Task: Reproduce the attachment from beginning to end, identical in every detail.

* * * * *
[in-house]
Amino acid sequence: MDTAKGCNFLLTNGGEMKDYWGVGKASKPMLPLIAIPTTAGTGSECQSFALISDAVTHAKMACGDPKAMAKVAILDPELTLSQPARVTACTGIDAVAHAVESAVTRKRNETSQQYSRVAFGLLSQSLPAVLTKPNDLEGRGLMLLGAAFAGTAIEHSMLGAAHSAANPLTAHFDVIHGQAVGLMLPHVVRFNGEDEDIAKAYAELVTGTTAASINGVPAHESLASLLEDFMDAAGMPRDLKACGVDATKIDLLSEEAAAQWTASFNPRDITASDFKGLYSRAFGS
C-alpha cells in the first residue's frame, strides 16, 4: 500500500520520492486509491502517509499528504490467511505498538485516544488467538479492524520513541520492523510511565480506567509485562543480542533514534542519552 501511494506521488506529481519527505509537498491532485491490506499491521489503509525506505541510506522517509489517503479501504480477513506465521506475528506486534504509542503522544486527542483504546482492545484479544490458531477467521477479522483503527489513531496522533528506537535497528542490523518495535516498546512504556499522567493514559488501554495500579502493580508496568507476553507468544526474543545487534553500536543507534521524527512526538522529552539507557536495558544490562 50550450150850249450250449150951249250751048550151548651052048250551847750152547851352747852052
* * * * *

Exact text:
[in-house]
Amino acid sequence: MDTAKGCNFLLTNGGEMKDYWGVGKASKPMLPLIAIPTTAGTGSECQSFALISDAVTHAKMACGDPKAMAKVAILDPELTLSQPARVTACTGIDAVAHAVESAVTRKRNETSQQYSRVAFGLLSQSLPAVLTKPNDLEGRGLMLLGAAFAGTAIEHSMLGAAHSAANPLTAHFDVIHGQAVGLMLPHVVRFNGEDEDIAKAYAELVTGTTAASINGVPAHESLASLLEDFMDAAGMPRDLKACGVDATKIDLLSEEAAAQWTASFNPRDITASDFKGLYSRAFGS
C-alpha cells in the first residue's frame, strides 16, 4: 500500500520520492486509491502517509499528504490467511505498538485516544488467538479492524520513541520492523510511565480506567509485562543480542533514534542519552 501511494506521488506529481519527505509537498491532485491490506499491521489503509525506505541510506522517509489517503479501504480477513506465521506475528506486534504509542503522544486527542483504546482492545484479544490458531477467521477479522483503527489513531496522533528506537535497528542490523518495535516498546512504556499522567493514559488501554495500579502493580508496568507476553507468544526474543545487534553500536543507534521524527512526538522529552539507557536495558544490562 50550450150850249450250449150951249250751048550151548651052048250551847750152547851352747852052